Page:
21 September 2007

Shotguns: Functional and Symbolic Objects in American Culture

I grew up in a culture where shotguns were important tools. Since deer season was only a week or two long, a deer rifle might get out of the house for a only few days each year. Shotguns, on the other hand, saw long and hard use on cottontails, black & gray squirrels, snowshoe "rabbits" (actually hares), grouse, turkey, pheasant, and the occasional duck. Hell, Uncle Charlie even used his beat up Model 12 (loaded with slugs) to trim oak limbs that grew too close to the eaves.

Still, a good shotgun cost a lot of money and so also had symbolic status--as what James Deetz (Small Things Forgotten, 1977) distinguished as socio-technic (i.e. a social function) and ideo-technic (i.e. ideological) contexts. To own a good shotgun did not mean you were a wealthy man. It meant you were a serious hunter and outdoorsman. The tool you chose said something about your values regarding technology and class, too. Also, since shotguns outlive their owners, they become a sort of fetish that connects us with memory.

The pump action shotgun was a uniquely American tool of the Industrial Age. Unlike Europeans, who had long favored elegant side-by-side ("double barreled") shotguns, Americans preferred something with an active operating mechanism that could quickly fire five or six shots. American inventiveness personified itself in the brothers Browning -- John M. and Matthew S. -- who designed a whole slough of ingeniousness rifles, shotguns, and pistlos operated by various sorts of lever, pump, and automatic actions.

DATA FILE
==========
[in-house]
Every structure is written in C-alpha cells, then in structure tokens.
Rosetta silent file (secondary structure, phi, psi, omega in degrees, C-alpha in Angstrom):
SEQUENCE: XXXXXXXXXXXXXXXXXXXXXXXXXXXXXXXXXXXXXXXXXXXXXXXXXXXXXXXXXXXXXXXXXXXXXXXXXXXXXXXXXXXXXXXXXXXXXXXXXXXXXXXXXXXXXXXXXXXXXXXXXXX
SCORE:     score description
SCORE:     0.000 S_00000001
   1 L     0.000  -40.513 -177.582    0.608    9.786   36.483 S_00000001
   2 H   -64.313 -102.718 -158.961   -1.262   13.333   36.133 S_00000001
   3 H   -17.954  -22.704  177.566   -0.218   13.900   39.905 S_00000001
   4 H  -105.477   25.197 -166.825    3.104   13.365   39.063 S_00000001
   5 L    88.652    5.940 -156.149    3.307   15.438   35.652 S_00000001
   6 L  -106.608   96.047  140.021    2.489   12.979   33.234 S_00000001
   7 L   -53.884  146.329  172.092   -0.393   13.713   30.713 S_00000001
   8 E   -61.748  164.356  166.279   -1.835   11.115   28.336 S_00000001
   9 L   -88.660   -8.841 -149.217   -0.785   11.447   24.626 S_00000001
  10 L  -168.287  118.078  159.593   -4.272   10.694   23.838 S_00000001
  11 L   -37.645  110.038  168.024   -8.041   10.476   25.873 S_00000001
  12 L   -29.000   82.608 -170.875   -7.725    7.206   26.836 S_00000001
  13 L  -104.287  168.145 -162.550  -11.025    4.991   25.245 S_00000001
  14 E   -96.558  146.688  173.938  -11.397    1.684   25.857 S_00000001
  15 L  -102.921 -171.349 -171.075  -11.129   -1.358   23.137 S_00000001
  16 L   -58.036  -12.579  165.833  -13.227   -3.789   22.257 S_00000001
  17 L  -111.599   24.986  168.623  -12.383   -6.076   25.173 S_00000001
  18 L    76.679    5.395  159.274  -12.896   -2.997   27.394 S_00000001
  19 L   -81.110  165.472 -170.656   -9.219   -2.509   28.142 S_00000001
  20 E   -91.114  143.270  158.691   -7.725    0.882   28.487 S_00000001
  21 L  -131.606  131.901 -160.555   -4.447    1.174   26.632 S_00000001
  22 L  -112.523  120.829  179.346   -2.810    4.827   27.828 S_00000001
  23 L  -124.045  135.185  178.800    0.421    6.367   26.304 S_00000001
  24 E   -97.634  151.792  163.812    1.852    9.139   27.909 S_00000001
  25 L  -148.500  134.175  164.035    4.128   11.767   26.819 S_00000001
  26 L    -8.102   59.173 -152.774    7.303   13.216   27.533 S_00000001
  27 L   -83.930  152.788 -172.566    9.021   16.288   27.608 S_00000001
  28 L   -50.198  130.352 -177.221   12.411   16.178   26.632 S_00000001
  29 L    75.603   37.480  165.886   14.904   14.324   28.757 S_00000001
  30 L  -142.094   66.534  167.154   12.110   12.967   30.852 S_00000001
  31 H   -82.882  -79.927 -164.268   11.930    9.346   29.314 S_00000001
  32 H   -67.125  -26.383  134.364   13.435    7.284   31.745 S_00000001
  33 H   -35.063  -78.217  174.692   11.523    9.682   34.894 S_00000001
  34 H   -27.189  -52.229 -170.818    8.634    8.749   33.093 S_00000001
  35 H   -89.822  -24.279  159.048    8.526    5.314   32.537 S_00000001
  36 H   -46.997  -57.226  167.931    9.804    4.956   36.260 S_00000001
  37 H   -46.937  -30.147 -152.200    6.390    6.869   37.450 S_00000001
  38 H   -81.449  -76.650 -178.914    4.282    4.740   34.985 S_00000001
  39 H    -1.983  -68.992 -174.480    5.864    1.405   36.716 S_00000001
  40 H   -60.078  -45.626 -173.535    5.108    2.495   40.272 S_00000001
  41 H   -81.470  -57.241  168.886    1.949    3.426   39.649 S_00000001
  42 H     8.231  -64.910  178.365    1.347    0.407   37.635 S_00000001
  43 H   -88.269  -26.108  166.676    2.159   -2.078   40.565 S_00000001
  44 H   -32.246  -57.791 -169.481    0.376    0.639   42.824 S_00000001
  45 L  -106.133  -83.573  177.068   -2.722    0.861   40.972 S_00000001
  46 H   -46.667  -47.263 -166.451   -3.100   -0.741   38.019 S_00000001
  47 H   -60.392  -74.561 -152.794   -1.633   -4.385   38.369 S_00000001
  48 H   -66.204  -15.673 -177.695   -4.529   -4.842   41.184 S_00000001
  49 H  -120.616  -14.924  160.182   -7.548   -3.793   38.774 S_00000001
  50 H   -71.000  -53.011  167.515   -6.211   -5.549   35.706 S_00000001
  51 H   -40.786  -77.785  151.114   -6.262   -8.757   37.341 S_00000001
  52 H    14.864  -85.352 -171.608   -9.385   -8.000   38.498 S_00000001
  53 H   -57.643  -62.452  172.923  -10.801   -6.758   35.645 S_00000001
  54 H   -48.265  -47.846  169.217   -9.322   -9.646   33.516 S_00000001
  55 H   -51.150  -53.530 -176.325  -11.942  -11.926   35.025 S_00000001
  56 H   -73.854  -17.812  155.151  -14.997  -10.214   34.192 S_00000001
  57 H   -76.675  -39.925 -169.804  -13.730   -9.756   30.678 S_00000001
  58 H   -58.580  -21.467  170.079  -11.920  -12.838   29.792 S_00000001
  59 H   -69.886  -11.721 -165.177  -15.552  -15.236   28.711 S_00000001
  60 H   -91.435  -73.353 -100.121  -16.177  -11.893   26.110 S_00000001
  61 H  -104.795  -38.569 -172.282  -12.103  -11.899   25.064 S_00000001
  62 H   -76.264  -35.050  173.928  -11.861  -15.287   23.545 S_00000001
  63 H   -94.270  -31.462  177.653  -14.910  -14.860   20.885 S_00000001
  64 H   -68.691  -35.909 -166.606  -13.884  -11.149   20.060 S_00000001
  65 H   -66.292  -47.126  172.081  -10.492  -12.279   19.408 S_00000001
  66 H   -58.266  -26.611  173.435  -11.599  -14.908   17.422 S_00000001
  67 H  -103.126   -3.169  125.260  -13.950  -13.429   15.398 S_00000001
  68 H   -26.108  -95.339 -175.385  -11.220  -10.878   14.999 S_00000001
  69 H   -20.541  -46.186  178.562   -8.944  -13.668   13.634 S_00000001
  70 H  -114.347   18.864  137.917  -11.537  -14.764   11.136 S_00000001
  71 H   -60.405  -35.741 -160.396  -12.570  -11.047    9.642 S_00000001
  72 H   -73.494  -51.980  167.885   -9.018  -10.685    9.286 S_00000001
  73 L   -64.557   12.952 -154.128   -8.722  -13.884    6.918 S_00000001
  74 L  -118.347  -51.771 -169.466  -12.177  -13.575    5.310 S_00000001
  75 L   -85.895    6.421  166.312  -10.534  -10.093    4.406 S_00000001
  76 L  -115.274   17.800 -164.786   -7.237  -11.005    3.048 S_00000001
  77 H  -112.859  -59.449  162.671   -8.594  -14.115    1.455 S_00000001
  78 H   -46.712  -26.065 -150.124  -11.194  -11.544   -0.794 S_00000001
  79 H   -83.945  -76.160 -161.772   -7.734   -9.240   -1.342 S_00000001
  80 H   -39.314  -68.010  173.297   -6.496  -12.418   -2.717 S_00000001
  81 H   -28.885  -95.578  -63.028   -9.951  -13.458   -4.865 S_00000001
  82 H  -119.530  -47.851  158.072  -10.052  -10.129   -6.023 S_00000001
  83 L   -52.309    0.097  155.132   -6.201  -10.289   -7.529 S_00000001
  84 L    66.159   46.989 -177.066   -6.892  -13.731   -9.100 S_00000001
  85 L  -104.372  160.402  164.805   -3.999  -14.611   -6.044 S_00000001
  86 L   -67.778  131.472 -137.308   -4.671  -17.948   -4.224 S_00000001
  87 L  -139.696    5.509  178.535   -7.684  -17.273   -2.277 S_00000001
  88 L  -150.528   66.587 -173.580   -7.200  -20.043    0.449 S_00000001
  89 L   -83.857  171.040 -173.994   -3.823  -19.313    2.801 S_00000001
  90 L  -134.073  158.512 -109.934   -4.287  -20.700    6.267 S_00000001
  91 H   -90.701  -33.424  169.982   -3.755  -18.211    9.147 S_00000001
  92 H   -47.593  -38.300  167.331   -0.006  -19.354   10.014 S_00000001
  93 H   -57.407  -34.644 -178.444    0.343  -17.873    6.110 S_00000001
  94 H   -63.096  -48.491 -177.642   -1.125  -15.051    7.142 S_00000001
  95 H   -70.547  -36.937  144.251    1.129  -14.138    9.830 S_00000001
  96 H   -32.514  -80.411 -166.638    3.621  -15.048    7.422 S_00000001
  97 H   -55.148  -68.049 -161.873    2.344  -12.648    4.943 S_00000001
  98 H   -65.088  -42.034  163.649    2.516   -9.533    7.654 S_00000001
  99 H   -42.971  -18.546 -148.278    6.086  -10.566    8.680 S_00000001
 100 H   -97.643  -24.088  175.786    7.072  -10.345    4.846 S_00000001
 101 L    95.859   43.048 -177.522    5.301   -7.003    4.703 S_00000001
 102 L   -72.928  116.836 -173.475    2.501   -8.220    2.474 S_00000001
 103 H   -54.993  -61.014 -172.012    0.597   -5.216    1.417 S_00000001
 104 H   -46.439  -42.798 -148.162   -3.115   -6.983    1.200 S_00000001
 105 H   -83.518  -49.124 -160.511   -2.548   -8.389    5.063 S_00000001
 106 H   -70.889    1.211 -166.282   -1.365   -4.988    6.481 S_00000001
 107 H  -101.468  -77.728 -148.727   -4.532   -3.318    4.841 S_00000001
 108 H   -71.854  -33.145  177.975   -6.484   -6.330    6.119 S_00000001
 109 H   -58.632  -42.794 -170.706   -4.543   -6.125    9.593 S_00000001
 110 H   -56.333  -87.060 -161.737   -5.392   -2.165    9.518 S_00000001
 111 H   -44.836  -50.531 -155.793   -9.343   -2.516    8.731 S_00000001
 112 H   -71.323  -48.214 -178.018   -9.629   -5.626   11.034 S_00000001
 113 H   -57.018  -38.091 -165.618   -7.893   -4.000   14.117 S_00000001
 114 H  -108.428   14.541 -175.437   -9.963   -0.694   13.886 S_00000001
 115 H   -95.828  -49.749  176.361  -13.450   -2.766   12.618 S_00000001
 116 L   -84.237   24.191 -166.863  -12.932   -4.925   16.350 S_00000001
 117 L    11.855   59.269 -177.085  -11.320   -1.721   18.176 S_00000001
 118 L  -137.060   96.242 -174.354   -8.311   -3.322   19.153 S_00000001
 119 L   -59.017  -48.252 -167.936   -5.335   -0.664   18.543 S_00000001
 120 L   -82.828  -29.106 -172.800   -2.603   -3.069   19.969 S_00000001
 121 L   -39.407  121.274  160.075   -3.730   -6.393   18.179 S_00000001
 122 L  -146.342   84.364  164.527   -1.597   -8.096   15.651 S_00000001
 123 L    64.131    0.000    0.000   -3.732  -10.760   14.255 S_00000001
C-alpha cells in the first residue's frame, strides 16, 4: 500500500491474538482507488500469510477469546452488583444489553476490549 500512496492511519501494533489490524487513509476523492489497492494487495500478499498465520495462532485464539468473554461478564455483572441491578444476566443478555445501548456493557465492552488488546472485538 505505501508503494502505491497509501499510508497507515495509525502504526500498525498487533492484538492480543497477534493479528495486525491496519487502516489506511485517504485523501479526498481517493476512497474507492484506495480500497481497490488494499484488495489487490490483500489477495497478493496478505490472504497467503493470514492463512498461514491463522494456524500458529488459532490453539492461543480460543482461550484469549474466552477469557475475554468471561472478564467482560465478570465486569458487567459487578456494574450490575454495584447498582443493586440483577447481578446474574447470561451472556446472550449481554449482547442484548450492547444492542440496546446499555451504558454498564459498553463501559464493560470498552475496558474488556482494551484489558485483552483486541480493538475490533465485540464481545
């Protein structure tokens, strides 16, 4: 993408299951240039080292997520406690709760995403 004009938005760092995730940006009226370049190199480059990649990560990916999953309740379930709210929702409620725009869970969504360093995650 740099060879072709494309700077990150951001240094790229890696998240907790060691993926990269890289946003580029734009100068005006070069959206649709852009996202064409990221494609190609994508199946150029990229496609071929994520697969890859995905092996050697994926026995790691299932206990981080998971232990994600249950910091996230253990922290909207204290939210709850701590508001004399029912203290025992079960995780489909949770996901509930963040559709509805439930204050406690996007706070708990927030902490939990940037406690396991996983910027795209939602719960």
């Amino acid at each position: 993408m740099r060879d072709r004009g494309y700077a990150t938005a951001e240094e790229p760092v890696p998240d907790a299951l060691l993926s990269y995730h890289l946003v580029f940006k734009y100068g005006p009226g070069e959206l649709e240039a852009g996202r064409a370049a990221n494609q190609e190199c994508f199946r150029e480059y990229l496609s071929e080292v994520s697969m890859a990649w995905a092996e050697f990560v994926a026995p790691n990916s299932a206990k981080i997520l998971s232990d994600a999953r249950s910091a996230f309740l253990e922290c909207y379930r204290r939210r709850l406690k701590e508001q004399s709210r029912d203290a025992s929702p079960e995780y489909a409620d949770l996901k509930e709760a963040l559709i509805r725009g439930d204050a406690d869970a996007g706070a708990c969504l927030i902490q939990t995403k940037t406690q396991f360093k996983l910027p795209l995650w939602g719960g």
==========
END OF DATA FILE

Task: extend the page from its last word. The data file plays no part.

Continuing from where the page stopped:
My great-grandfather, a first generation American named John Eugene Munday, carried a Winchester Model 97 12-gauge pump-action shotgun. I don't know when exactly he bought it, but he was using its predecessor -- a Model 93 -- at the time Gramps was a young lad starting to pay attention to such things, c. 1910. According to Winchester's serial number records, his M 97 was made in 1914. It was a popular model of the time, with more than a million sold from when it was first manufactured in 1897 to its discontinuation in 1957.

John Munday made about a dollar a day as a roustabout, pumper, and driller in the Bradford Oil Field. He probably paid several week's wages for the M 97. But the gun was made expressly for the new smokeless powder, and it was a fast shooter that held one shell in the chamber and another five rounds in the magazine. At a time when all the clearcut Pennsylvania forests were full of brush, brambles, and birds (grouse), this was the shotgun to have. According to Gramps, his old man was a mean drunk, a bare-fisted competition boxer, and one overall sonofabitch. But he was also one hell of a wingshot, and that was his only trait I ever heard Gramps praise. Here's the M 97, which might or not be the one owned by old John. I bought it from a neighbor of Uncle Charlie's, who had supposedly bought it from John after his drunkard's life caught up with him and he became too ill to hunt: